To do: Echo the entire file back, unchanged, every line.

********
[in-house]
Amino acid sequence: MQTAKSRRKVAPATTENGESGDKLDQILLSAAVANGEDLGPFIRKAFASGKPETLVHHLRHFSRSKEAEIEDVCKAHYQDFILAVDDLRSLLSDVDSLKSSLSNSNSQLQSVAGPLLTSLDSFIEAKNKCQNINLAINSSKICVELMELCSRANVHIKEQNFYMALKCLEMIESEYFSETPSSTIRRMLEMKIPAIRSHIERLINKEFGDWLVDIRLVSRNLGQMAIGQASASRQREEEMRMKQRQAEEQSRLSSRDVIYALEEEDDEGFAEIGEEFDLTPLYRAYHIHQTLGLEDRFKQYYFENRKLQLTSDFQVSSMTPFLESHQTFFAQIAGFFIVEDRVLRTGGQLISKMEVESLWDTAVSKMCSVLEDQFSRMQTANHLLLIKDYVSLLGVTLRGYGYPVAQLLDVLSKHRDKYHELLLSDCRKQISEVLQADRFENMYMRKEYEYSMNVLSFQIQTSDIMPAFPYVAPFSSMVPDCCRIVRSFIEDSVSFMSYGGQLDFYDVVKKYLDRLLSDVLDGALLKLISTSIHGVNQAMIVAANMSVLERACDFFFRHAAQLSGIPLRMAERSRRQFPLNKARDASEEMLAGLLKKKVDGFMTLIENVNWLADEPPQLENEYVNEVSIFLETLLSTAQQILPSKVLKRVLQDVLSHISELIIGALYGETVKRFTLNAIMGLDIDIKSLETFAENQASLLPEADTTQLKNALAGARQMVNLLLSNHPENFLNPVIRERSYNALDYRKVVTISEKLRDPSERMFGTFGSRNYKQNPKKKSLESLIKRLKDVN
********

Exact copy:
[in-house]
Amino acid sequence: MQTAKSRRKVAPATTENGESGDKLDQILLSAAVANGEDLGPFIRKAFASGKPETLVHHLRHFSRSKEAEIEDVCKAHYQDFILAVDDLRSLLSDVDSLKSSLSNSNSQLQSVAGPLLTSLDSFIEAKNKCQNINLAINSSKICVELMELCSRANVHIKEQNFYMALKCLEMIESEYFSETPSSTIRRMLEMKIPAIRSHIERLINKEFGDWLVDIRLVSRNLGQMAIGQASASRQREEEMRMKQRQAEEQSRLSSRDVIYALEEEDDEGFAEIGEEFDLTPLYRAYHIHQTLGLEDRFKQYYFENRKLQLTSDFQVSSMTPFLESHQTFFAQIAGFFIVEDRVLRTGGQLISKMEVESLWDTAVSKMCSVLEDQFSRMQTANHLLLIKDYVSLLGVTLRGYGYPVAQLLDVLSKHRDKYHELLLSDCRKQISEVLQADRFENMYMRKEYEYSMNVLSFQIQTSDIMPAFPYVAPFSSMVPDCCRIVRSFIEDSVSFMSYGGQLDFYDVVKKYLDRLLSDVLDGALLKLISTSIHGVNQAMIVAANMSVLERACDFFFRHAAQLSGIPLRMAERSRRQFPLNKARDASEEMLAGLLKKKVDGFMTLIENVNWLADEPPQLENEYVNEVSIFLETLLSTAQQILPSKVLKRVLQDVLSHISELIIGALYGETVKRFTLNAIMGLDIDIKSLETFAENQASLLPEADTTQLKNALAGARQMVNLLLSNHPENFLNPVIRERSYNALDYRKVVTISEKLRDPSERMFGTFGSRNYKQNPKKKSLESLIKRLKDVN